Abstract 2918: The Role of Pacemaker Optimization in CRT Non-Responders
Background: Approximately 30% of patients receiving cardiac resynchronization therapy (CRT) do not improve. One potential cause of non-response to CRT is that pacemaker parameters such as lower rate limit, atrio-ventricular (A-V) delay, or ventricular pacing lead configuration or activation sequence are not optimal.
Methods: We retrospectively analyzed 50 consecutive patients referred for pacemaker optimization (PMO) because of clinical incomplete- (52%) or non-response (48%) to CRT. Patients underwent a sequential echocardiography (ECHO)- tissue Doppler imaging (TDI)-guided PMO study to determine the optimal lower rate, A-V delay, and ventricular lead pacing configuration/timing.
Results: Time between CRT and PMO study was 13 ± 11 months. Age was 69.6 ± 11.1 years with 72% male patients. Two thirds of patients had ischemic cardiomyopathy. In 34 of 50 patients (68%) a change in pacemaker settings was made because an objective improvement was observed in ECHO/TDI findings. Of those patients, one or more of the following parameters were modified: decrease in lower rate limit (34%), change in A-V delay (60%), change in right ventricle (RV) to left ventricle (LV) timing (17%), discontinuation of RV lead pacing (23%), and discontinuation of CRT (3%). Fifteen patients (43%) had two or more of the above pacemaker changes. Comparison of baseline ECHO/TDI to PMO parameters in all 50 patients showed significant improvements in systolic function (TDI measured global systolic contraction score, p < 0.0001), diastolic function (diastolic filling period, p < 0.01, diastolic flow-velocity integral, p < 0.05), and dyssynchrony (TDI measured standard deviation of time to peak displacement, p < 0.05, number of walls with delayed onset of activation, p < 0.05).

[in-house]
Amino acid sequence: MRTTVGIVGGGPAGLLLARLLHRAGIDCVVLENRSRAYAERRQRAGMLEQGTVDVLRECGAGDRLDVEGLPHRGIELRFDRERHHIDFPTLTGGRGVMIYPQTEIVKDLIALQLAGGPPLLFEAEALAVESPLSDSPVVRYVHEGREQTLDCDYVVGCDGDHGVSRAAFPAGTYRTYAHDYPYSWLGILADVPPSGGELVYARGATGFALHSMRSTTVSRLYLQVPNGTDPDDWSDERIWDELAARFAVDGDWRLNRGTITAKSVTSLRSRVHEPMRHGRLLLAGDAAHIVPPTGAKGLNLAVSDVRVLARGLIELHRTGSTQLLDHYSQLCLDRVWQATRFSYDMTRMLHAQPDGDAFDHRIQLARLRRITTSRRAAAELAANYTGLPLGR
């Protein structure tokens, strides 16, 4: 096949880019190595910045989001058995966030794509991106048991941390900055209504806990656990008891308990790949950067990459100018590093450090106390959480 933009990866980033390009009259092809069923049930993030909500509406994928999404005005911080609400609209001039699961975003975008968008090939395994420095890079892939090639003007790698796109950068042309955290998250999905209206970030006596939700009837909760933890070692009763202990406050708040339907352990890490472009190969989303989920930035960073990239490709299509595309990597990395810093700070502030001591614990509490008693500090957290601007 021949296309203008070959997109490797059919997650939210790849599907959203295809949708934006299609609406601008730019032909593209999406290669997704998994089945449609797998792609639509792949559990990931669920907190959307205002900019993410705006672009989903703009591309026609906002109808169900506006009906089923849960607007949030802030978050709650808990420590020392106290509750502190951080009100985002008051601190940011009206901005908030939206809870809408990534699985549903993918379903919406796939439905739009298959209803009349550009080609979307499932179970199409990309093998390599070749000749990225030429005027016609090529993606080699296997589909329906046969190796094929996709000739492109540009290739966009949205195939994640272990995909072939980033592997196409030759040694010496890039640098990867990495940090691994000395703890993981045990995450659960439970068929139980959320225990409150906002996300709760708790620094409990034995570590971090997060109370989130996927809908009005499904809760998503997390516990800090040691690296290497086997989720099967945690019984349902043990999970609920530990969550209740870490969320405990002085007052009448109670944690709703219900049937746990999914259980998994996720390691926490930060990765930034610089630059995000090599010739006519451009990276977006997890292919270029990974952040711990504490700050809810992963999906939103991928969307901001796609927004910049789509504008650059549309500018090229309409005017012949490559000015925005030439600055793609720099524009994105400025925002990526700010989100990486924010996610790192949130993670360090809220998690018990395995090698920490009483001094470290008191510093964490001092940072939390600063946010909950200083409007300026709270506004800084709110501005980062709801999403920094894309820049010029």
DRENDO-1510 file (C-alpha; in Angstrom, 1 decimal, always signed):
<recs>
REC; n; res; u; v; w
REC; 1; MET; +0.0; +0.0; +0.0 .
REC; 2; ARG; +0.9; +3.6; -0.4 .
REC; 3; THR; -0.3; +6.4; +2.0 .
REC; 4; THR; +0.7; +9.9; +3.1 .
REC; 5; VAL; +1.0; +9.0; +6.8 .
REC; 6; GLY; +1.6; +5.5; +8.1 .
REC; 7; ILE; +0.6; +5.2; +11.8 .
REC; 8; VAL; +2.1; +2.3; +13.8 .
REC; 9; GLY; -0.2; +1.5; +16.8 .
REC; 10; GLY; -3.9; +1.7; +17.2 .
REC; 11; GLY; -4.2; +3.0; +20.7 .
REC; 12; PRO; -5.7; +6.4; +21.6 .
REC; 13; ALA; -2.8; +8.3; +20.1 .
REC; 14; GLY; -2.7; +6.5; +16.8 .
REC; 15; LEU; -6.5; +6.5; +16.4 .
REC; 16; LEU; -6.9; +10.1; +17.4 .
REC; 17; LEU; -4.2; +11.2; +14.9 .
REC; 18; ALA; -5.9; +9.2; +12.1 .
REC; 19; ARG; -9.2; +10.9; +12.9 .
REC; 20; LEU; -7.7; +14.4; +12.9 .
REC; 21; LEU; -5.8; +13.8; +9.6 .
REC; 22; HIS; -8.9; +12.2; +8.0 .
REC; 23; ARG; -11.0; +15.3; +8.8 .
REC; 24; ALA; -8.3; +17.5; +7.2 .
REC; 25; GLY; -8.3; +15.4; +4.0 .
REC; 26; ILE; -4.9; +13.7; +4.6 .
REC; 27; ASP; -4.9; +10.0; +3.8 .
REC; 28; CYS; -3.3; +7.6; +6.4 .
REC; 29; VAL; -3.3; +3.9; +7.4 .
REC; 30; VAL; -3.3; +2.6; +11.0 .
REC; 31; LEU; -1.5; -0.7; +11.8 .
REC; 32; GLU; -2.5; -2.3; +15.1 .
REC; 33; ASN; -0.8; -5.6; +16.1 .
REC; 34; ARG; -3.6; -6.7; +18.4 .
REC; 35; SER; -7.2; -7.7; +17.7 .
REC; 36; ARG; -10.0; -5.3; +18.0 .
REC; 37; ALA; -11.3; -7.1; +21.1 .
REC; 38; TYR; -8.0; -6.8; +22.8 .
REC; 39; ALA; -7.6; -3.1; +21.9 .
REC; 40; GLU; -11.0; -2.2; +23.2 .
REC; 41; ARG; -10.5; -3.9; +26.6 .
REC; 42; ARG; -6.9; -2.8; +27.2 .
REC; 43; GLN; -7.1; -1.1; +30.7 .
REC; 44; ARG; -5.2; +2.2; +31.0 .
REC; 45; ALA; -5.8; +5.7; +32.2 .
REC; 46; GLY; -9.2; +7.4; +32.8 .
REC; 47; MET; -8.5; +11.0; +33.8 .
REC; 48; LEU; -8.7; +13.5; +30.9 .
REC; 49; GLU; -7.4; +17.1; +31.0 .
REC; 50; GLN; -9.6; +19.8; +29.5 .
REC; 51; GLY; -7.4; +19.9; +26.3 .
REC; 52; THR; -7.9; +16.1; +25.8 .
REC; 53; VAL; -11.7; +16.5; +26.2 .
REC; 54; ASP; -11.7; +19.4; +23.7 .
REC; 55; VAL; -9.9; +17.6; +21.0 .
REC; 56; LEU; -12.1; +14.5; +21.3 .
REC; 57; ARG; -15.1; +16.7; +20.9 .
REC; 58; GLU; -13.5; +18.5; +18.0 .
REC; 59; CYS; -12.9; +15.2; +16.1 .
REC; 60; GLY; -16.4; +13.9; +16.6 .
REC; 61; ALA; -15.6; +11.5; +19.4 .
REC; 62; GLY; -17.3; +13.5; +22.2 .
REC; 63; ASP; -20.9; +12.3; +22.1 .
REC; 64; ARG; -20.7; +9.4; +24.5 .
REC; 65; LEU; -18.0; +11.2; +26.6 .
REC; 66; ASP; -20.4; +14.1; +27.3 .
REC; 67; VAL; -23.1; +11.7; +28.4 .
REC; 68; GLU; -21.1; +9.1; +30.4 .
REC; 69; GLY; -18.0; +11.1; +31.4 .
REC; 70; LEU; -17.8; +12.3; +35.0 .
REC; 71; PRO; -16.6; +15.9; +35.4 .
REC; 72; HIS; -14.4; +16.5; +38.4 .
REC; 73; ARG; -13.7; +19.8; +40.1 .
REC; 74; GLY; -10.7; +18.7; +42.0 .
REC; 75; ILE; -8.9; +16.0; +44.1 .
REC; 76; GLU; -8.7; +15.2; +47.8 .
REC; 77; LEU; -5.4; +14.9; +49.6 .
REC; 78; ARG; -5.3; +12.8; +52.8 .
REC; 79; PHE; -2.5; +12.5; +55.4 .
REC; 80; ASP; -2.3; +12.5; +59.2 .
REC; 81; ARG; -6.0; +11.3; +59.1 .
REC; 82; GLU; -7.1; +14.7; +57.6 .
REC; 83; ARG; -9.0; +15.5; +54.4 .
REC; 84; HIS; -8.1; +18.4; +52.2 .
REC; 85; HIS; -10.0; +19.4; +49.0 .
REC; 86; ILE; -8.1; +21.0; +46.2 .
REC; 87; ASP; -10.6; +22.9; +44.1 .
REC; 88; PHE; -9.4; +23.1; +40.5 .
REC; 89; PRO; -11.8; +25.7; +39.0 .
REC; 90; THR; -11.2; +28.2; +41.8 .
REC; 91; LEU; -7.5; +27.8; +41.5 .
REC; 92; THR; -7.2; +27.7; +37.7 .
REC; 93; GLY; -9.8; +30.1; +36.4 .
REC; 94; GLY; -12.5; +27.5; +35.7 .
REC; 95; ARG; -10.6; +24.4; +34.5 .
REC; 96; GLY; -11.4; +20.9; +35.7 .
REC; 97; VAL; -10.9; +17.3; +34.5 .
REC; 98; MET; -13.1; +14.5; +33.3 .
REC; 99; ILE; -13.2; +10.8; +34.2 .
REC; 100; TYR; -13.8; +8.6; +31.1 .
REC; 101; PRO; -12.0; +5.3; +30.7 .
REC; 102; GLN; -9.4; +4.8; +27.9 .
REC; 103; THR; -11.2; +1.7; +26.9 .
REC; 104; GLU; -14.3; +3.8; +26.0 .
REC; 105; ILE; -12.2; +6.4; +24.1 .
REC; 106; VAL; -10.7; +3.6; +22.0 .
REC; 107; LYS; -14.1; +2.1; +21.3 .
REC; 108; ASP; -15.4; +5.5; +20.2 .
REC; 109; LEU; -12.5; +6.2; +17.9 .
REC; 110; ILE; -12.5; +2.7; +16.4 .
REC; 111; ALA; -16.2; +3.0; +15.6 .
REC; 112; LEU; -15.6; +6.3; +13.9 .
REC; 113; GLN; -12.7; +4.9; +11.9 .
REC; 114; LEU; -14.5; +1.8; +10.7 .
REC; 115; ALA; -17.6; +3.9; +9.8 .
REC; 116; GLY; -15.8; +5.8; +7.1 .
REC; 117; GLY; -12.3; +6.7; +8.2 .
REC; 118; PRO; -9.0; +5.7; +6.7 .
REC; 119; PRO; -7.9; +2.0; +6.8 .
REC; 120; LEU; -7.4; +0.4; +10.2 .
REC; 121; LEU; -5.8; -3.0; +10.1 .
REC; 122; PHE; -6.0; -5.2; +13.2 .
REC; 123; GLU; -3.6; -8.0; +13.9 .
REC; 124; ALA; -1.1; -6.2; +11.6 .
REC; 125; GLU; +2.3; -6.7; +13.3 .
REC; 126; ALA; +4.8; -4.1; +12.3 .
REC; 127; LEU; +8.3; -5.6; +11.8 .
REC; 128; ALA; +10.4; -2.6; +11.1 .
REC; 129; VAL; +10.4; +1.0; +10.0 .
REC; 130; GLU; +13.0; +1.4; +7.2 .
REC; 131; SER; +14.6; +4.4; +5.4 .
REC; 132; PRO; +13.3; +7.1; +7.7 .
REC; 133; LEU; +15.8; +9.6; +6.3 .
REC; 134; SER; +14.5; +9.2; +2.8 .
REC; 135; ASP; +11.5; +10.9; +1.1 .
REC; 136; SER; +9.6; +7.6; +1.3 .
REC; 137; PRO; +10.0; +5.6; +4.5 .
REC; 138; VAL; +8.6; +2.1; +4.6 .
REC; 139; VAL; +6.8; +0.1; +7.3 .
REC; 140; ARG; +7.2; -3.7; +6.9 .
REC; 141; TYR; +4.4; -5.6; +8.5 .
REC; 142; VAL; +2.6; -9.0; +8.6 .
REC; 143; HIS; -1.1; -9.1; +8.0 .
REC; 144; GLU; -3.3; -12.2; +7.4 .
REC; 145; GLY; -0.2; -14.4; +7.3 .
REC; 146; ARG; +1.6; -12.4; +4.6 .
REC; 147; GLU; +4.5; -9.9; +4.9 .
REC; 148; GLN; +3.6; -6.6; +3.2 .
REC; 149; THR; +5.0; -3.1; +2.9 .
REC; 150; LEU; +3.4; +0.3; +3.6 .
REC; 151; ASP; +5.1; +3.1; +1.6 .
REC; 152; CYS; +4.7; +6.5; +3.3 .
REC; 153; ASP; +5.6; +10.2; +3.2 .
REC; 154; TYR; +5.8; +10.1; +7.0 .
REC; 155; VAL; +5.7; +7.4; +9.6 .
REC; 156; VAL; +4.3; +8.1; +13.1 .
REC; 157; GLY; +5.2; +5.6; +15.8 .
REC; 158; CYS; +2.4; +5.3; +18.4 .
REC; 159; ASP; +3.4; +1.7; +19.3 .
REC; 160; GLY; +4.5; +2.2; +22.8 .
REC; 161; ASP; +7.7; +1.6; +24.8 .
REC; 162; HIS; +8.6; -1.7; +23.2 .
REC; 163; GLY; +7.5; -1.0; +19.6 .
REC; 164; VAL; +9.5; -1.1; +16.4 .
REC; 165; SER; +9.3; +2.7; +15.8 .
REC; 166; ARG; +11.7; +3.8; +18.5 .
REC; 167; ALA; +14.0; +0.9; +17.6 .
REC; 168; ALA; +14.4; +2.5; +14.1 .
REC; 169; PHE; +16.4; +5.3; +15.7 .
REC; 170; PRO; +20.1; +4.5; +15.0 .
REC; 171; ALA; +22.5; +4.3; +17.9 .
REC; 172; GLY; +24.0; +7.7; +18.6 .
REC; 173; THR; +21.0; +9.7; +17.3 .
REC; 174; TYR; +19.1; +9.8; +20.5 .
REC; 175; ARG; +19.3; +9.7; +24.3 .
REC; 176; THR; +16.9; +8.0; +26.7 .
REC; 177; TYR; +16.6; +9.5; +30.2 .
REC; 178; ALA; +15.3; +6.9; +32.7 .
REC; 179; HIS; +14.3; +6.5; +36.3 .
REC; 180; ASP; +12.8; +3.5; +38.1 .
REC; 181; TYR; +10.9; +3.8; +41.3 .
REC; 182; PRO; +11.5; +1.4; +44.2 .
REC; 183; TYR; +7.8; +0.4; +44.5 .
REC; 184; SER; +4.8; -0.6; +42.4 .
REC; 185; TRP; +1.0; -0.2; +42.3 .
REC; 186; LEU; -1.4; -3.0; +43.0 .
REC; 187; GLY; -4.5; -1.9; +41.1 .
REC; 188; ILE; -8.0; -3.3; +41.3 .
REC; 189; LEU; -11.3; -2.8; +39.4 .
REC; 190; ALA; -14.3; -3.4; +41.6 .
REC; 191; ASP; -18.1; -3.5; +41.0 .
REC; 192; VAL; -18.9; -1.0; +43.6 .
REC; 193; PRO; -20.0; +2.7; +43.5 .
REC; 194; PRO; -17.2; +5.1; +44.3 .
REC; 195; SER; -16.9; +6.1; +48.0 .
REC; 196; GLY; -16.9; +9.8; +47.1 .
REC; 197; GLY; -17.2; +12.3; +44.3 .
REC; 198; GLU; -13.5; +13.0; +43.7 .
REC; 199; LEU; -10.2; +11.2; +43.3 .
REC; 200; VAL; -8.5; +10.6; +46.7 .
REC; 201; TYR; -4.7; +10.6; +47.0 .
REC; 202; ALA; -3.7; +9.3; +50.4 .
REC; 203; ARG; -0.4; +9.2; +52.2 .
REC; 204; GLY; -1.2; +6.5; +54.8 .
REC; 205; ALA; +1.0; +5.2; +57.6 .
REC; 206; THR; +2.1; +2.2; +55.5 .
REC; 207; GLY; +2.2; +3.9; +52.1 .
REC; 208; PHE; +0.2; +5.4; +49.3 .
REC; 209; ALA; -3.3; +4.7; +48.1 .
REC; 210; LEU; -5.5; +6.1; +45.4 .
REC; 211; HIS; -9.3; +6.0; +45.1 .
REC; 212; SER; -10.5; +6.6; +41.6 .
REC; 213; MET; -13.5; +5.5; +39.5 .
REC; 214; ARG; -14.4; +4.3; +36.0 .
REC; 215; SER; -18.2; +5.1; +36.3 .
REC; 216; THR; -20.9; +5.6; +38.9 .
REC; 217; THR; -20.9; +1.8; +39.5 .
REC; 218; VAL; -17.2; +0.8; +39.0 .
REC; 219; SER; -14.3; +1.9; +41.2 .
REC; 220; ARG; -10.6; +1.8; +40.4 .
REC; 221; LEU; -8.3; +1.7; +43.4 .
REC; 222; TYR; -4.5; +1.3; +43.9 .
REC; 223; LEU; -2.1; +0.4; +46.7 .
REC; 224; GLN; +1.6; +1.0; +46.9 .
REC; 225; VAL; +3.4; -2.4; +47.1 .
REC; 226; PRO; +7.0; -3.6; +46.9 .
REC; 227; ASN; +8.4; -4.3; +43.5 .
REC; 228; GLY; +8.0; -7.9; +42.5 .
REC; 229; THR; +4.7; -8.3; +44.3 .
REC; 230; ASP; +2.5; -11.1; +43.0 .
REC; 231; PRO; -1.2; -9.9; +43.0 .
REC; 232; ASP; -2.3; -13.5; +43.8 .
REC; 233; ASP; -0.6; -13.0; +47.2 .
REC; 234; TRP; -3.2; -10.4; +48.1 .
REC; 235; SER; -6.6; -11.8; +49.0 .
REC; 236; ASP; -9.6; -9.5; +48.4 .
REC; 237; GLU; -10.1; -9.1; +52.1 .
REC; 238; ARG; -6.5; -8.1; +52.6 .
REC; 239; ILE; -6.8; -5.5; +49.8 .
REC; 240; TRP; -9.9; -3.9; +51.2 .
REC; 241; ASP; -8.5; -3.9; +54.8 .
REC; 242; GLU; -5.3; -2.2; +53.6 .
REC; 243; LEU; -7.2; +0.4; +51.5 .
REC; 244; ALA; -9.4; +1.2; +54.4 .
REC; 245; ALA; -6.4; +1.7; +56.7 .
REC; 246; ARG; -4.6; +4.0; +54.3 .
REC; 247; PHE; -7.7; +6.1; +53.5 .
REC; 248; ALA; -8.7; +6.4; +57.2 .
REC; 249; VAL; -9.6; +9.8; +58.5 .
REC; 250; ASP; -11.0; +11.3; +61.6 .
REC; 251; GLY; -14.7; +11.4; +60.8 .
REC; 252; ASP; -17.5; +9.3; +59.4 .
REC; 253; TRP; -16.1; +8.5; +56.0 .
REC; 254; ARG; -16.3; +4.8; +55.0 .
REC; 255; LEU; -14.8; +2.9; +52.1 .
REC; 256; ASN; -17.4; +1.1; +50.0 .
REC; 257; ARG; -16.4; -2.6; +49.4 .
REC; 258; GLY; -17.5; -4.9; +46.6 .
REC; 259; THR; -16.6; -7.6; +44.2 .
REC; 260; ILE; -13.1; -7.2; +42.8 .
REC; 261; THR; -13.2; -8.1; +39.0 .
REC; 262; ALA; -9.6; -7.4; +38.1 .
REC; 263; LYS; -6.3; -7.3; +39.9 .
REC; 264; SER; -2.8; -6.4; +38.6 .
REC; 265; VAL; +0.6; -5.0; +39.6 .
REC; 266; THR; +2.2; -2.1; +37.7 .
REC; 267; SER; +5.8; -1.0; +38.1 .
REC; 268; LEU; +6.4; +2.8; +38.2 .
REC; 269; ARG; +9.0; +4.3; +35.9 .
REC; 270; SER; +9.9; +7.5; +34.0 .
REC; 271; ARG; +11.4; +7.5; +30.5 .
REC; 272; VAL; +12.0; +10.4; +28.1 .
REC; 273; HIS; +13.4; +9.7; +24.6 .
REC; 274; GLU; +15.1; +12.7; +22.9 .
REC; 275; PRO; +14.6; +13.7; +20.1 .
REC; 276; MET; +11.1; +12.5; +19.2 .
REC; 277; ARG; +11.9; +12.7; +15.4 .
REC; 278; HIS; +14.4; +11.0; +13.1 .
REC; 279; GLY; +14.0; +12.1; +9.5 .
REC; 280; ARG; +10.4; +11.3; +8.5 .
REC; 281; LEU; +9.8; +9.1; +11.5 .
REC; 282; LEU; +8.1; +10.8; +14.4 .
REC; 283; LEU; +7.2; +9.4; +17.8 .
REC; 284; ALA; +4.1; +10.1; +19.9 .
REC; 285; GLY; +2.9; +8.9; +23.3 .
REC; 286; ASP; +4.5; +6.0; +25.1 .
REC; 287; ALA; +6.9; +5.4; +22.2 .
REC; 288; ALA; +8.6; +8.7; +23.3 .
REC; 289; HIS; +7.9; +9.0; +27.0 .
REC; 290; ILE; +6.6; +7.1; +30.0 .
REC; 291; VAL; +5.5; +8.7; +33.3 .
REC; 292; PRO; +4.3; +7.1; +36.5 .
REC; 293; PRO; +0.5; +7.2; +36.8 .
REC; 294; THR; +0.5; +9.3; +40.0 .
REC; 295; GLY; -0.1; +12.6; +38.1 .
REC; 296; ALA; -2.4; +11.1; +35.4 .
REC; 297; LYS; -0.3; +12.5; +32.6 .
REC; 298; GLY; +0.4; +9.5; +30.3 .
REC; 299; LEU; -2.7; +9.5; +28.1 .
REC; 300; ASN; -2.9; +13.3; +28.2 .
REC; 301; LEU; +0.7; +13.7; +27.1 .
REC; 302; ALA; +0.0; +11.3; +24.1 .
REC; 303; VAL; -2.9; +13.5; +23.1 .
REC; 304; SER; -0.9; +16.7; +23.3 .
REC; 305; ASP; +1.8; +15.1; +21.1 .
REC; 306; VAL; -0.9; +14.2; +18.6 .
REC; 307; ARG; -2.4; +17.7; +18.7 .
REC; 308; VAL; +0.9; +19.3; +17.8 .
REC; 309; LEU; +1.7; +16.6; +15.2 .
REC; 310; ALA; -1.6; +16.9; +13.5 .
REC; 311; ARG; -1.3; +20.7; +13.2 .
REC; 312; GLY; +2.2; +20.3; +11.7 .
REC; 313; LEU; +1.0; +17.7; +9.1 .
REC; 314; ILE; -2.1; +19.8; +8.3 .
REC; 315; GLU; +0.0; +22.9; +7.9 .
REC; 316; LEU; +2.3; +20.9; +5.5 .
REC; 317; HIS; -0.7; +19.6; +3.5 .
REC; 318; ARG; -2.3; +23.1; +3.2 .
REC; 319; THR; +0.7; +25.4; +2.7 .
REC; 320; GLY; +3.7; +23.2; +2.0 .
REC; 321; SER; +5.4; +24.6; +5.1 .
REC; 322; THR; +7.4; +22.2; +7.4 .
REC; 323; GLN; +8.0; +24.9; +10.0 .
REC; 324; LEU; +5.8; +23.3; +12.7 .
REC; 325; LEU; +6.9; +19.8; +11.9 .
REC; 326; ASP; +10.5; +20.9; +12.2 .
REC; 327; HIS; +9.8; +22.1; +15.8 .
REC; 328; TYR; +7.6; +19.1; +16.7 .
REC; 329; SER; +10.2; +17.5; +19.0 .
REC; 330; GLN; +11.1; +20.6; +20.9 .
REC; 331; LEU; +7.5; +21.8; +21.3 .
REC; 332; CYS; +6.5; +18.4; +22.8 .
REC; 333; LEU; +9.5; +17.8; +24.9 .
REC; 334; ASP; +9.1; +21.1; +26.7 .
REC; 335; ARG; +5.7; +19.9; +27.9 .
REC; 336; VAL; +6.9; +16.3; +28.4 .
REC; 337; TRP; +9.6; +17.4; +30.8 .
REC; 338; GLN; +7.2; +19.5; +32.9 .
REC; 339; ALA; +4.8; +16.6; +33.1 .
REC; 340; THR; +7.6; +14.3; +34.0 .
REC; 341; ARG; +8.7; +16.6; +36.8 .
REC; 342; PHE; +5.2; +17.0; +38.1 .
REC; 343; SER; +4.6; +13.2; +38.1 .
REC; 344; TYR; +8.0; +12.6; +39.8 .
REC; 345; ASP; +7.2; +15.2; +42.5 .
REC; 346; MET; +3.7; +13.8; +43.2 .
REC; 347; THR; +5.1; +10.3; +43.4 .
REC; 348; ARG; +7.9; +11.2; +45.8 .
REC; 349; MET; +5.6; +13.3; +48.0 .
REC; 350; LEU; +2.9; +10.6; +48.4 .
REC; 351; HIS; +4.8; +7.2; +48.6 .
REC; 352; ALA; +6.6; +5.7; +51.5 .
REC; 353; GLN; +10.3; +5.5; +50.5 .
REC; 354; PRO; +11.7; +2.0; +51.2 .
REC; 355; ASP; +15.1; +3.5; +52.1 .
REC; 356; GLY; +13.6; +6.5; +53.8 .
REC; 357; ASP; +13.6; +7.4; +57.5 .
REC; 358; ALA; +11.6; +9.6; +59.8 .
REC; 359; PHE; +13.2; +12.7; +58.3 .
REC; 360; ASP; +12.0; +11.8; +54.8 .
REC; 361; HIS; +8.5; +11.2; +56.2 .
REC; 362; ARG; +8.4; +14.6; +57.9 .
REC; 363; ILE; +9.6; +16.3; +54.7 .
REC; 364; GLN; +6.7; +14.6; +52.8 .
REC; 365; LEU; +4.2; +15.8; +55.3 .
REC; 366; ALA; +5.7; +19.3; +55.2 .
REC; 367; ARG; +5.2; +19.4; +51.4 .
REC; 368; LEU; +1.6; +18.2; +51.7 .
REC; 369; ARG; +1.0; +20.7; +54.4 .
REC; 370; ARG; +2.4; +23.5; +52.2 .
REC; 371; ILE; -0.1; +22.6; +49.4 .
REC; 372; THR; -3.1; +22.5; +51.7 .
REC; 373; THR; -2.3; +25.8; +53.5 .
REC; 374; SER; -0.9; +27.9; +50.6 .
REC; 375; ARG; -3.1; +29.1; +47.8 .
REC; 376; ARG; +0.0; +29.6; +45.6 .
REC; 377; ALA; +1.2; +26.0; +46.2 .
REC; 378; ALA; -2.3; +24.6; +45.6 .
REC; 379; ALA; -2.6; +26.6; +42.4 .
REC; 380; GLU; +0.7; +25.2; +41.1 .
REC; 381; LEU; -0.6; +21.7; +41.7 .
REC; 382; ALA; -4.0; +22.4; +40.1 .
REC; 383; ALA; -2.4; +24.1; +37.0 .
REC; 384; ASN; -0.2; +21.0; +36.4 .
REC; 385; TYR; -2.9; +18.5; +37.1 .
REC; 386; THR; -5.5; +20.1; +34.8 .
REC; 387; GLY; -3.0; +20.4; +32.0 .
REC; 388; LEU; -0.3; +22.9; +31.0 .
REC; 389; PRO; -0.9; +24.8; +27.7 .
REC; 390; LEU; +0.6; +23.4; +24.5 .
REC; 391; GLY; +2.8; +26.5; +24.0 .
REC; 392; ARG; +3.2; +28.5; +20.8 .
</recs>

Conclusion: We conclude that in approximately 2/3 of CRT non-responders, ECHO/TDI-guided PMO can be used to objectively improve cardiac systolic function, diastolic function, and/or LV mechanical dyssynchrony. Clinical effects of this approach remain to be determined. PMO is a reasonable and practical strategy for treatment of patients not responsive to CRT.